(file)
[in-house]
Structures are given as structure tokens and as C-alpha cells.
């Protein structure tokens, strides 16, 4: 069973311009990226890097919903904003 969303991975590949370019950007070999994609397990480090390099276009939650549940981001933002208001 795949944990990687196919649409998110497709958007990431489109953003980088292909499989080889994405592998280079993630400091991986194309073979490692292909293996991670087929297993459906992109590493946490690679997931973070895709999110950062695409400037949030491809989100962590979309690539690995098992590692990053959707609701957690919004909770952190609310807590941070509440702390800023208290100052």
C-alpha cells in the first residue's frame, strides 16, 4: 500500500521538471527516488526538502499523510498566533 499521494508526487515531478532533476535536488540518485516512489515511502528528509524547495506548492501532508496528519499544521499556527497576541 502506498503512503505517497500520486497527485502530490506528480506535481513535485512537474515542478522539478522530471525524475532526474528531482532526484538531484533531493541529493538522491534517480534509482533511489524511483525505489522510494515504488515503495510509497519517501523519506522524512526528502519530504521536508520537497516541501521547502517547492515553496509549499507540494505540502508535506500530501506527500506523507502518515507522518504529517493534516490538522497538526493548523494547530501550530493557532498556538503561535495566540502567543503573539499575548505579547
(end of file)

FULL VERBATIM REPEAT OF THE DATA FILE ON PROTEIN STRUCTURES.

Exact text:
[in-house]
Structures are given as structure tokens and as C-alpha cells.
């Protein structure tokens, strides 16, 4: 069973311009990226890097919903904003 969303991975590949370019950007070999994609397990480090390099276009939650549940981001933002208001 795949944990990687196919649409998110497709958007990431489109953003980088292909499989080889994405592998280079993630400091991986194309073979490692292909293996991670087929297993459906992109590493946490690679997931973070895709999110950062695409400037949030491809989100962590979309690539690995098992590692990053959707609701957690919004909770952190609310807590941070509440702390800023208290100052």
C-alpha cells in the first residue's frame, strides 16, 4: 500500500521538471527516488526538502499523510498566533 499521494508526487515531478532533476535536488540518485516512489515511502528528509524547495506548492501532508496528519499544521499556527497576541 502506498503512503505517497500520486497527485502530490506528480506535481513535485512537474515542478522539478522530471525524475532526474528531482532526484538531484533531493541529493538522491534517480534509482533511489524511483525505489522510494515504488515503495510509497519517501523519506522524512526528502519530504521536508520537497516541501521547502517547492515553496509549499507540494505540502508535506500530501506527500506523507502518515507522518504529517493534516490538522497538526493548523494547530501550530493557532498556538503561535495566540502567543503573539499575548505579547